As usual, the conference will see some protests. A coalition of right-wing Jewish groups are coordinating buses from New York to Washington, and plan to sleep outside the Convention Center in tents, simulating Gaza settlers who will be expelled from their homes under the withdrawal plan. The Council for National Interest, a pro-Arab group, also will protest, claiming undue Israeli influence in American foreign policy.

AIPAC is not shutting out disengagement dissenters. Natan Sharansky, who resigned recently from Israel’s Cabinet because he believes the time is not ripe for the withdrawal, will speak Sunday night. The former Soviet dissident was expected to speak of democratic ideals, not disengagement.

Another crucial plank at the conference is backing for the Iran Freedom Support bill, a measure to strengthen sanctions against Iran by penalizing foreign countries that invest in Iran’s energy sector and to provide funding to democratic groups in the Islamic republic.

The legislation, introduced by Rep. Ileana Ros-Lehtinen (R-Fla.), codifies much of what already is in the Iran-Libya Sanctions Act, but includes a provision that would notify investors if a fund they own has shares in a company that is subject to sanctions. The goal is to create an investor backlash against companies that deal with Iran.

AIPAC also will focus on the Iranian nuclear threat. Delegates will learn about the nuclear fuel cycle and how Iran appears to be seeking a nuclear bomb.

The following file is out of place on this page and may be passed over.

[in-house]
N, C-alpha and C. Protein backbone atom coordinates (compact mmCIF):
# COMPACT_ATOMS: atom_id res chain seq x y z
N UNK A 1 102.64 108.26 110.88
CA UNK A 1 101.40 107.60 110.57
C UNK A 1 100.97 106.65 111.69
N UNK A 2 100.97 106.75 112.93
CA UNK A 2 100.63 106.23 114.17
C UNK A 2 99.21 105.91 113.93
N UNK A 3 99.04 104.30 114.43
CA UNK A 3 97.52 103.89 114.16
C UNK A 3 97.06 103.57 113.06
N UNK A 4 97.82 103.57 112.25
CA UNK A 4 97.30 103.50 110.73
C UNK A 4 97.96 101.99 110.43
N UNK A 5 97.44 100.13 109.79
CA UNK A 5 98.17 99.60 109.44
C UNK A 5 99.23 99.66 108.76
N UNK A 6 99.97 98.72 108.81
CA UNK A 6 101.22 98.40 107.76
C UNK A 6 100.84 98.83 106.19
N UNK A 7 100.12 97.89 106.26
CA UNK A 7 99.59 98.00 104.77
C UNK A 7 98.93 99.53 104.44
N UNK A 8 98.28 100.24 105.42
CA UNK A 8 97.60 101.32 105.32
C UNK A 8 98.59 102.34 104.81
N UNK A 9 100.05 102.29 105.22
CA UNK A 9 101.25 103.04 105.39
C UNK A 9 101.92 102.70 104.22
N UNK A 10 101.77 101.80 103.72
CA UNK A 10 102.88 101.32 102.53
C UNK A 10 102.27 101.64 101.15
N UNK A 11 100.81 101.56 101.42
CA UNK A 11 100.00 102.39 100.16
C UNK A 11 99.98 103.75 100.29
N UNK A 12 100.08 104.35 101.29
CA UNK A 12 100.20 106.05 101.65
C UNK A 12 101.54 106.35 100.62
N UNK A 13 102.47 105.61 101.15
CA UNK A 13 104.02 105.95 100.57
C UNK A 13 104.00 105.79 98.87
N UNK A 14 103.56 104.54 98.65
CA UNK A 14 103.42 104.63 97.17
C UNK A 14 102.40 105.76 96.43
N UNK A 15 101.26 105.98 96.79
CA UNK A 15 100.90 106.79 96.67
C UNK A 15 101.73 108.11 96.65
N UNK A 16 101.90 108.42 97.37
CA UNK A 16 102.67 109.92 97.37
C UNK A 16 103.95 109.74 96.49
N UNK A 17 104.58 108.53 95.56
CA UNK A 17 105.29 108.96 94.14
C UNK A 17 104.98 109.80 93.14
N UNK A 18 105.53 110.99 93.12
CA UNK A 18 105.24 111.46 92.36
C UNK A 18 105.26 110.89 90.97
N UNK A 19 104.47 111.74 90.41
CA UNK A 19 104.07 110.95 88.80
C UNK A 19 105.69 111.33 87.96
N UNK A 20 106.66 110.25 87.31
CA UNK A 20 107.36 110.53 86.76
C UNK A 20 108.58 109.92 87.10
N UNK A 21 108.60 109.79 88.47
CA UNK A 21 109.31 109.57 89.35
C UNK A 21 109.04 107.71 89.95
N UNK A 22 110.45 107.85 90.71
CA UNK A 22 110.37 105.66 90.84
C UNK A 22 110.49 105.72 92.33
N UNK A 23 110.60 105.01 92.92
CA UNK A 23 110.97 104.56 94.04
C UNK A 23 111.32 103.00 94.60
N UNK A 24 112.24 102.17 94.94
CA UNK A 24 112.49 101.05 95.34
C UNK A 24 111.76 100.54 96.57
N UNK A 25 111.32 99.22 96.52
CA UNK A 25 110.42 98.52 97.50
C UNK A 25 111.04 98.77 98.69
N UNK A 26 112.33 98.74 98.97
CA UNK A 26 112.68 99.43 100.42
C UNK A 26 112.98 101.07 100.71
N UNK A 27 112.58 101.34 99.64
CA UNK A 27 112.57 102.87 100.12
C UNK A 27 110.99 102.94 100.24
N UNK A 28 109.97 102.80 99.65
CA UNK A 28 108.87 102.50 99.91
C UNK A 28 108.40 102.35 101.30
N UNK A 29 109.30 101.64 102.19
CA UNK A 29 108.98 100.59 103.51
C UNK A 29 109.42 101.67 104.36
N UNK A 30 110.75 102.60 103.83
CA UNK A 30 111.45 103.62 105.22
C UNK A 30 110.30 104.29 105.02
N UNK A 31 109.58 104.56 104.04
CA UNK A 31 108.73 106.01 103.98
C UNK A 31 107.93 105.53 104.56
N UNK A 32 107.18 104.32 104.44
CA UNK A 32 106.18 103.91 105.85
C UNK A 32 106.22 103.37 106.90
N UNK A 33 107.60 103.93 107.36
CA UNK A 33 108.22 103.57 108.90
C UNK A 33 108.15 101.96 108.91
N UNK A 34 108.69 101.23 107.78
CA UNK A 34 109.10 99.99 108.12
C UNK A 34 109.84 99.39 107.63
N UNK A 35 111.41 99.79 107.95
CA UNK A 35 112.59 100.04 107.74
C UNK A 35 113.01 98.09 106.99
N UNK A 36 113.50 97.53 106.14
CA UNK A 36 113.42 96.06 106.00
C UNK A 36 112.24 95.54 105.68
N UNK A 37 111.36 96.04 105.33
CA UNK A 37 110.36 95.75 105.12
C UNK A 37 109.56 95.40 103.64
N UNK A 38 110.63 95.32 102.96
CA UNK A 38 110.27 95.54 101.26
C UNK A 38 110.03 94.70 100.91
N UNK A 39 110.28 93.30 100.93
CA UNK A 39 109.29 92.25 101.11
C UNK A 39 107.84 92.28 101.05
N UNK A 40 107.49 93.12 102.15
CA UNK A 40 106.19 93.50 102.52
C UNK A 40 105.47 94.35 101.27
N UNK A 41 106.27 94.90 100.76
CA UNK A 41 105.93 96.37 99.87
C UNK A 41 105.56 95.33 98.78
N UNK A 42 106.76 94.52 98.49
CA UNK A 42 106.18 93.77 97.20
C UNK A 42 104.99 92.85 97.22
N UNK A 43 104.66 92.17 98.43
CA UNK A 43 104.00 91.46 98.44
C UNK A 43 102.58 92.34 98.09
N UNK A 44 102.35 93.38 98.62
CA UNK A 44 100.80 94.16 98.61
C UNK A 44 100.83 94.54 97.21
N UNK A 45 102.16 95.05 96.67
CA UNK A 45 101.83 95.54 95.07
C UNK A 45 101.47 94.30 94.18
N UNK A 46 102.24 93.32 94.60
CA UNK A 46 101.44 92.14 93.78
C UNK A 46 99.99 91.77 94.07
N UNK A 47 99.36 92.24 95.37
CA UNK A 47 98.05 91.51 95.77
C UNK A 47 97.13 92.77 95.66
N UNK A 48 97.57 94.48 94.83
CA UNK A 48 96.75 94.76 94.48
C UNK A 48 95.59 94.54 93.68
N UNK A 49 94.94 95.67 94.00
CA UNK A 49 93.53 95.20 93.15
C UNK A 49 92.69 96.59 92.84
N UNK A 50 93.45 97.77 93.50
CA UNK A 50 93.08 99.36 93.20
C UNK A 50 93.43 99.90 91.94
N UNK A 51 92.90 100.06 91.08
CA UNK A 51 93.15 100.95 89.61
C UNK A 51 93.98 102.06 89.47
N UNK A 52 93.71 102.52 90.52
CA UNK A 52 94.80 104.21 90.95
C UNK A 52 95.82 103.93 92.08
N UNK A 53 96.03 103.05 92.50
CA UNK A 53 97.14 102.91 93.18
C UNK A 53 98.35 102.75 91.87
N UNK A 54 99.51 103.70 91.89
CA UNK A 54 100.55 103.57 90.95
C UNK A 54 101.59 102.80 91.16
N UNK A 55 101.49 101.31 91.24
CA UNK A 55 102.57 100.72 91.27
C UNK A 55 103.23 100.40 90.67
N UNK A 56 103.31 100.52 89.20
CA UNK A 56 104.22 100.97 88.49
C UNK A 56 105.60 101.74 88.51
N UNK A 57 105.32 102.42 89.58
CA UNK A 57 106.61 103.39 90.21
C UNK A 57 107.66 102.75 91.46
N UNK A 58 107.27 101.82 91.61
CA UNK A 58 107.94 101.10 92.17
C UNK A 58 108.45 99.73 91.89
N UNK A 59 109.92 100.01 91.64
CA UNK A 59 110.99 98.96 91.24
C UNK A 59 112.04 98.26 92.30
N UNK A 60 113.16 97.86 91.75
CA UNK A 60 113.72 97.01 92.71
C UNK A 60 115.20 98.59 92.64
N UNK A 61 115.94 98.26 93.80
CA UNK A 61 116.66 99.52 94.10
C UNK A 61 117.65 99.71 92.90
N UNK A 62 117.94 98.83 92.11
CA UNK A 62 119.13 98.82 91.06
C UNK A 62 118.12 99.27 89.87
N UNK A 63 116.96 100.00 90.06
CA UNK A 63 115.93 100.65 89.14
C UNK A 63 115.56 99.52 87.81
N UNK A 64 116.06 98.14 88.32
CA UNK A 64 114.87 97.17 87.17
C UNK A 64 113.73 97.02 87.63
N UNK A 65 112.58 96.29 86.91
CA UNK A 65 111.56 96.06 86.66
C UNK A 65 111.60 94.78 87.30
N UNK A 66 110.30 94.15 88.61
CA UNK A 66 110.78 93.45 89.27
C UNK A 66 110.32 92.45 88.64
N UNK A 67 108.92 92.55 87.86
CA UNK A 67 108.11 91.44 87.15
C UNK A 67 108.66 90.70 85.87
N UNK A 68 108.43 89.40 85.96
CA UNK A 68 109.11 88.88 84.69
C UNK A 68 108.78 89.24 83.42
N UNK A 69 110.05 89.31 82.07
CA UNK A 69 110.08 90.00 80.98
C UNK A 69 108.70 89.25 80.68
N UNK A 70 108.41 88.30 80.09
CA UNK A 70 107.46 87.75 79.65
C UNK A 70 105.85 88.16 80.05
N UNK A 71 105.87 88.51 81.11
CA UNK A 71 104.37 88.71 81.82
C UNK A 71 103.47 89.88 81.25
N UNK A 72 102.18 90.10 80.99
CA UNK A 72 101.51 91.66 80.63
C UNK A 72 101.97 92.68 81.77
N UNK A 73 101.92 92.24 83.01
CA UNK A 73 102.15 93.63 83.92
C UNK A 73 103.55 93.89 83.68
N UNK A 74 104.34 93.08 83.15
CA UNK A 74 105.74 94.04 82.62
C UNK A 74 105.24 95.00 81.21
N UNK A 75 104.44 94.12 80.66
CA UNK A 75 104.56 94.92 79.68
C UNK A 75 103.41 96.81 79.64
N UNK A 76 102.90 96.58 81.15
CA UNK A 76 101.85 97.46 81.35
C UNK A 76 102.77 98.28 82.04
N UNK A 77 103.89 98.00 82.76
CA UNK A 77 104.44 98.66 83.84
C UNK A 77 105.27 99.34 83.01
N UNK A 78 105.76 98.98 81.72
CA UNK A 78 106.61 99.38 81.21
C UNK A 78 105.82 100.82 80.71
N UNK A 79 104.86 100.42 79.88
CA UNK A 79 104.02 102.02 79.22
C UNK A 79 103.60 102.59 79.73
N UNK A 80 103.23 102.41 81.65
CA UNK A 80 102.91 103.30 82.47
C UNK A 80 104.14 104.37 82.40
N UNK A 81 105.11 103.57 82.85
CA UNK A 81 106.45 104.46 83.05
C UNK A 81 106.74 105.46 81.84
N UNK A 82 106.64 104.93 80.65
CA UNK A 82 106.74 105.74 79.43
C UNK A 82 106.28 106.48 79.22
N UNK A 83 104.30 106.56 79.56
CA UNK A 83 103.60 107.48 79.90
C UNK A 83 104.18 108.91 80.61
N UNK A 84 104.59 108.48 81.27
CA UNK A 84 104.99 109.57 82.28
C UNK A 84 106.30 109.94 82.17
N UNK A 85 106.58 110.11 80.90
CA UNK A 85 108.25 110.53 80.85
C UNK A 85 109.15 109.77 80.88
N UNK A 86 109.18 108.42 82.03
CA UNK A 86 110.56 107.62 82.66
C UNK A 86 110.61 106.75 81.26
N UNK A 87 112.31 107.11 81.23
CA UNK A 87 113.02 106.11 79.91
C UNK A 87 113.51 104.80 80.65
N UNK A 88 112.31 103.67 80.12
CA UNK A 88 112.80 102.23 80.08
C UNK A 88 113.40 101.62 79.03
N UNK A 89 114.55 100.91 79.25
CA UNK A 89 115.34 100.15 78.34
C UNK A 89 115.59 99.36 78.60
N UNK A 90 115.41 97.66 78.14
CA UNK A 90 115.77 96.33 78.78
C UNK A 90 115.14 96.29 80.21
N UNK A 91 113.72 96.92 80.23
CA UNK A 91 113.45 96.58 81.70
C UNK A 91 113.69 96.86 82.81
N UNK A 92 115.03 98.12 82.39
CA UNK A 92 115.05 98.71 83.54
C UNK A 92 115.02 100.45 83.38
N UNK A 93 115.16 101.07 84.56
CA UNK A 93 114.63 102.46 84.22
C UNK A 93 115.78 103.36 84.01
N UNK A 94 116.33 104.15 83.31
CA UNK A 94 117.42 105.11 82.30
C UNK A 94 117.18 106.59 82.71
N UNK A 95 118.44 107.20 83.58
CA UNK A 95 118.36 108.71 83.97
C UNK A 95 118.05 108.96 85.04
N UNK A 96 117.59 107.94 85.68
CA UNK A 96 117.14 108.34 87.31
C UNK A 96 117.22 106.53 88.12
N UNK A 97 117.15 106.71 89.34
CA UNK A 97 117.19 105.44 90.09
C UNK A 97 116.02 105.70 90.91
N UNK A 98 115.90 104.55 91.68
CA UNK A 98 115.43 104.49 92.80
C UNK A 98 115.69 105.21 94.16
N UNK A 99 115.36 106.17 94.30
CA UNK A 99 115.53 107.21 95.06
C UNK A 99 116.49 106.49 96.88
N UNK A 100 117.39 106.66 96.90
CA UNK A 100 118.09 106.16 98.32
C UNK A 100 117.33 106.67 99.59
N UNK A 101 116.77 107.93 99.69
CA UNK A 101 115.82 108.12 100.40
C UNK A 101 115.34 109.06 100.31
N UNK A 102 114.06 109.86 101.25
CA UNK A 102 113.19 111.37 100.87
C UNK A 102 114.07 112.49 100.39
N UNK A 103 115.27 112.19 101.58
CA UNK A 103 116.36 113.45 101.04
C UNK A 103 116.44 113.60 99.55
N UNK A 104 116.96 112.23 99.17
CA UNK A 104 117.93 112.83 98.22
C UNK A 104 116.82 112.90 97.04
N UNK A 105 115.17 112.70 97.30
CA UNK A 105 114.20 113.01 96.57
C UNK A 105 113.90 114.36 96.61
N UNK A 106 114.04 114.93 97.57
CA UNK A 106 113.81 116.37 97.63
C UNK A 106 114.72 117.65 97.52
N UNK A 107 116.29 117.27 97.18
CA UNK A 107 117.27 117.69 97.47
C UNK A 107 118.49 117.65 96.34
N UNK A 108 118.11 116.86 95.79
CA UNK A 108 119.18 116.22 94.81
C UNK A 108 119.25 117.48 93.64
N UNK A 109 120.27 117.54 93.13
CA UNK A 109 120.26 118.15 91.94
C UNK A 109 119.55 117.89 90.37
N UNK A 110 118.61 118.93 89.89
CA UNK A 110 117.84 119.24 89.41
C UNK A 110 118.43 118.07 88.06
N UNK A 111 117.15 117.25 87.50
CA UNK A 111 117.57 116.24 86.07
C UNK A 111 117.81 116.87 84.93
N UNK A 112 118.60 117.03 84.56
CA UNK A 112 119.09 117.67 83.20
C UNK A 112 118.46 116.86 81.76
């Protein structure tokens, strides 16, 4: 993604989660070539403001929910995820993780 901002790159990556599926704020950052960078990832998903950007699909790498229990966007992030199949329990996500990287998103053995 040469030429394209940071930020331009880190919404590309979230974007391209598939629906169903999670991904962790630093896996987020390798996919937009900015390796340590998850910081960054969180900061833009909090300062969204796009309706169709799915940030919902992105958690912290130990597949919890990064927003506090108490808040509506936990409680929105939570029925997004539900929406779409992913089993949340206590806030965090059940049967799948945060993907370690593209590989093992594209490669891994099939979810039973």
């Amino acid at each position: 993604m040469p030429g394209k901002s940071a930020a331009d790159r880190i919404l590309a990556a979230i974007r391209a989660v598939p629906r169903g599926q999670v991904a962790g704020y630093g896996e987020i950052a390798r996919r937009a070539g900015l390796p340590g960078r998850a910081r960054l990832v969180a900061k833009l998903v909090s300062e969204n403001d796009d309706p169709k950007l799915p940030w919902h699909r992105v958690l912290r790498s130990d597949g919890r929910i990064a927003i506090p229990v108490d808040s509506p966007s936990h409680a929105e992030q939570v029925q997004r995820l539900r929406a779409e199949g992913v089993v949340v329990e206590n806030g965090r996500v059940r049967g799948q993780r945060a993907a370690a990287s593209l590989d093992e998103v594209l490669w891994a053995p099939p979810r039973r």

The lobby will continue to stress the annual passage of foreign aid. This year’s aid package includes $2.28 billion in military aid for Israel and $240 million in economic assistance, as well as $150 million for Palestinians in the West Bank and Gaza Strip.

 

Bush Touts Palestine in Europe


Â

President Bush is declaring his hope for a Palestinian state loud and clear, and no wonder — it’s almost the price of entry to the alliance with Europe that he urgently wants to revive.

Some in the American Jewish community at first were uneasy about Bush’s push for the Palestinians, but Bush’s actions show that his commitment to Israel remains as solid as ever.

Just as Bush repeatedly has touted the benefits of a future Palestinian state at each stop along this week’s European tour, his secretary of state, Condoleezza Rice, is determined to keep the discussion limited to the here and now when an international conference on the Palestinians convenes March 1 in London.

Rice will not allow the conference to consider the geographic contours of a Palestinian state, and instead will focus on how the United States and Europe can help the Palestinians reform a society corrupted by years of venal terrorist rule under the late Palestinian Authority President Yasser Arafat.

“This will definitely have a more practical and pragmatic orientation,” an administration official said.

That’s fine with the Europeans, who are happy to see progress on a topic they once felt Bush neglected — even if, for now, the progress is rhetorical.

“This is probably good music to introduce the London conference,” a European diplomat said of Bush’s repeated reference to his hope that he will see a democratic Palestine.

Bush’s push for Palestinian empowerment at first alarmed some Jewish organizational leaders, who wanted to see if newly elected P.A. President Mahmoud Abbas would carry out Palestinian promises to quash terrorism.

Now that Abbas apparently is beginning to make good on his pledge — deploying troops throughout the Gaza Strip to stop attacks, and sacking those responsible for breaches — Jewish communal leaders are more on board.

The Conference of Presidents of Major American Jewish Organizations this week formally welcomed Israel’s plan to withdraw from the Gaza Strip and part of the West Bank, and congressional insiders say the American Israel Public Affairs Committee had a role in making a U.S. House of Representatives resolution praising Abbas even more pro-Palestinian then the original draft.

One factor that temporarily tempered Jewish enthusiasm was Bush’s determination to rebuild a transatlantic alliance frayed by the Iraq war.